History of Islamic Art takes its roots in the seventh century and encompasses all types of visual art produced by people who inhabited culturally Islamic territories.
Though Islamic art long stayed remarkably loyal to spiritual and religious traditions, it can still be perceived as sophisticated mixture of Arab, Turkish, Persian, and even Roman and Byzantine influences (Duiker and Spielvogel, 2010, p. 178).
Just like other external artistic and scientific trends have influenced the formation of the Islamic traditions, the art of Islam have reached other spheres of human activities, such as architecture, culture, media, and politics.
Its impact of social and cultural development of the Islamic World and other cultures can be considered to be positive because it has introduced uniqueness, originality, and unity of Islamic culture, architecture, media and politics.
Islamic art is mistakenly believed to be narrowed to religious motives, although most of the artistic elements involve predominantly secular themes. Although religious motives were less prominent, Islamic architecture is equally marked by spiritual and impious styles that still effect the construction and design of structures and building in Islamic culture (Kleiner, 2010, p. 277).
Similar to the art of Islam, architecture has also been impacted by Roman and Byzantine geometrical motives and calligraphic elements. Interestingly, the Islamic artists convert “the architectural surface into a textile surface – the three-dimensional wall into a two-dimensional hanging – weaving the calligraphy into it as another cluster of motifs within the total pattern” (Kleiner, 2010, p. 278).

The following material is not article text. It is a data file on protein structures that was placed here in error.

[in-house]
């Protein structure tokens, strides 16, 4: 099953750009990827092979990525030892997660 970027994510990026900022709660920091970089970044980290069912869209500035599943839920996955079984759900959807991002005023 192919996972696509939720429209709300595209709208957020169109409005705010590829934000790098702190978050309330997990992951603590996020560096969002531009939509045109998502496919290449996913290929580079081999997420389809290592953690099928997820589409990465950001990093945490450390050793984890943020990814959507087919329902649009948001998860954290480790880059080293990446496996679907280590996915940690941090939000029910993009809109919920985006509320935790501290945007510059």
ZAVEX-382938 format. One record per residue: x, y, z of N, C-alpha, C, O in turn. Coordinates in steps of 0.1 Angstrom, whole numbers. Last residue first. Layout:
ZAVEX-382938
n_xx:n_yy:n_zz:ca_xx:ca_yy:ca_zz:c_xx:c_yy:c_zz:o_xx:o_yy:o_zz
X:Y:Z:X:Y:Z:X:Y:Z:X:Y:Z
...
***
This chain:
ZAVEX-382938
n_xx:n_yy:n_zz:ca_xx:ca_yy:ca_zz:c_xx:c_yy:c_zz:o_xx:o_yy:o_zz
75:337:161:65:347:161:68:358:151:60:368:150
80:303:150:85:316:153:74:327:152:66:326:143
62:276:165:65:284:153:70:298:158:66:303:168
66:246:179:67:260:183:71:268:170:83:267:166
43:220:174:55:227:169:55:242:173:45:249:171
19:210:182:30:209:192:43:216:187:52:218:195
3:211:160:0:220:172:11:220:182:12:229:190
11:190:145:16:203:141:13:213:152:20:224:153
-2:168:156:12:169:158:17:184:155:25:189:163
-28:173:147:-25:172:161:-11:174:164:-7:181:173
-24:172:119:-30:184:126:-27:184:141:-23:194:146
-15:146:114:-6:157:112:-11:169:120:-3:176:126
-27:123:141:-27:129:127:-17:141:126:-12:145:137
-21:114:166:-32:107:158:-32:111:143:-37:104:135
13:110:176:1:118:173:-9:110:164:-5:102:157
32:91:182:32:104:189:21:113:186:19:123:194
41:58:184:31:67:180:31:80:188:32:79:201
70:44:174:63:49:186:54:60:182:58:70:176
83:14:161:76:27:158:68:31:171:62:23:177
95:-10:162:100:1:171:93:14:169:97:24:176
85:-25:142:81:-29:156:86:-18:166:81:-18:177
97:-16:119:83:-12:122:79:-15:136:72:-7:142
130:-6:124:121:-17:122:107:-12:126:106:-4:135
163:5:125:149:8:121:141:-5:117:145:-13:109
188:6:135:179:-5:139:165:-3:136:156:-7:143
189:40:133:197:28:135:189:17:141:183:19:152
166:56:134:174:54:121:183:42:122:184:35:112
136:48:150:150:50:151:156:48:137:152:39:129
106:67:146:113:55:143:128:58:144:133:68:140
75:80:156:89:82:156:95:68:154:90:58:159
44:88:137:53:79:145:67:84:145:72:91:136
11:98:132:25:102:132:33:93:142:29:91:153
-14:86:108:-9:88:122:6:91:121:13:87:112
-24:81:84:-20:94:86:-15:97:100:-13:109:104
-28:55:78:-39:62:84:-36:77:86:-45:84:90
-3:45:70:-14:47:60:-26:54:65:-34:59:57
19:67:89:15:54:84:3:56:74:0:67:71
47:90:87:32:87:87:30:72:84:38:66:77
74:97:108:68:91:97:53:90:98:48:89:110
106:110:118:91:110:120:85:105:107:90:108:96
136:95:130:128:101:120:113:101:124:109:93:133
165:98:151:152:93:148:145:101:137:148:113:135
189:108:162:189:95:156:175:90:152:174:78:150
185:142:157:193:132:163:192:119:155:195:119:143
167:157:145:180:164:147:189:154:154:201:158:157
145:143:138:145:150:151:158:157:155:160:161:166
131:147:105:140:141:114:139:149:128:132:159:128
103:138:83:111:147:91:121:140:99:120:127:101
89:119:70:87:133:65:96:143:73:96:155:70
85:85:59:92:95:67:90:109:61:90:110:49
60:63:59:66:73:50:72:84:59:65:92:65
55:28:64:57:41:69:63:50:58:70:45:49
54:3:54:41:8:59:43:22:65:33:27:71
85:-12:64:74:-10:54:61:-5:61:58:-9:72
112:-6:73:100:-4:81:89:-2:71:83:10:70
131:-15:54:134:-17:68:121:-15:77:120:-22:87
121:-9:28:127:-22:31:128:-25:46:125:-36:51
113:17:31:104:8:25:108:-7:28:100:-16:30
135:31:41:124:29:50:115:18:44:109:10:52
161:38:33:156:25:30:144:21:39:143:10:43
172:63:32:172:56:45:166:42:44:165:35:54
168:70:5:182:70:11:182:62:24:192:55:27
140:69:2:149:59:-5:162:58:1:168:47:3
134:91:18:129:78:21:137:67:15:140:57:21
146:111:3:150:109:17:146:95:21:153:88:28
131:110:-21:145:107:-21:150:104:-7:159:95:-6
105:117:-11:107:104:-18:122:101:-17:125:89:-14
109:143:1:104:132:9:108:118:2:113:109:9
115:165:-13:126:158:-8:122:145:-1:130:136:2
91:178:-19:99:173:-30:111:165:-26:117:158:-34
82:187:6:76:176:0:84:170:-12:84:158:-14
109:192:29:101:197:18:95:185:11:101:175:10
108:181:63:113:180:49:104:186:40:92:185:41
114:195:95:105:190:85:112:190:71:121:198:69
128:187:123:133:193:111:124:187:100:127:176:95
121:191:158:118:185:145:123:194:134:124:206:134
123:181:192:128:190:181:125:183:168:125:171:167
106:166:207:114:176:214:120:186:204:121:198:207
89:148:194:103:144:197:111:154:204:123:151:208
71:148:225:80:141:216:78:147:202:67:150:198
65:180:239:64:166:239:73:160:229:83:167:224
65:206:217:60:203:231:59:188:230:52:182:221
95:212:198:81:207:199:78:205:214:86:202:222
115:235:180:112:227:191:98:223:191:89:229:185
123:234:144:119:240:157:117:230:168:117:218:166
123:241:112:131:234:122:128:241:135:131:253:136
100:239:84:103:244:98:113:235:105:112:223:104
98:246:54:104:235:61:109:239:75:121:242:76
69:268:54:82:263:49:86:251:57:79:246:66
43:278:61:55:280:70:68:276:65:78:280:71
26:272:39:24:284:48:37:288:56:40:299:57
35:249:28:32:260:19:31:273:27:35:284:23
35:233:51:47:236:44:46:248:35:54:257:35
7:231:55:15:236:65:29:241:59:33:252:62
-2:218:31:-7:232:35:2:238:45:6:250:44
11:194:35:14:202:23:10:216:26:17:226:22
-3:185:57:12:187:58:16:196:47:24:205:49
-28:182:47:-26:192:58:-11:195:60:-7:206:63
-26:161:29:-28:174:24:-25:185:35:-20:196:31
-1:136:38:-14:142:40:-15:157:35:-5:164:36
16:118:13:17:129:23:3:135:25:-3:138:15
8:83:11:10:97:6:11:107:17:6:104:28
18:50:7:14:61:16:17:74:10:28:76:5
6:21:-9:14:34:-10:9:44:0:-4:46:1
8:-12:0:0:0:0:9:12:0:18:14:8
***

In a whole, the development of Islamic architecture continues to prosper from the emergent artistic movements and trends that impact neighboring artistic centers, particularly in South Asia and Turkey.
Thematic concerns of Islamic art have also a tangible impact on cultural development, particularly on literature and language. Just as Islamic artists were often considered as being pure, complex, and sophisticated, Islamic literature is also narrowed to the this aesthetic tradition, being “a symbol of a deeper reality” which is tenuous and intrinsic (Leaman, 2004, p. 54).
The same arguments are also applied to calligraphy as the chief Islamic art form. Being the key aesthetic feature in Islamic culture, calligraphy underscores the importance of religion and spirituality as well as essence of the Arabic language that is attributed with a unique status in Islam world.
Hence, literary and cultural sphere is considerably marked by the presence of calligraphic elements acting like meaningful images and turning writing into something more than exposition of ideas; rather, language and writing capture peculiar configurations of colors and shapes.
In general, calligraphy can be recognized as an independent Islamic art form labeling the Arabic literature and making it unique and original.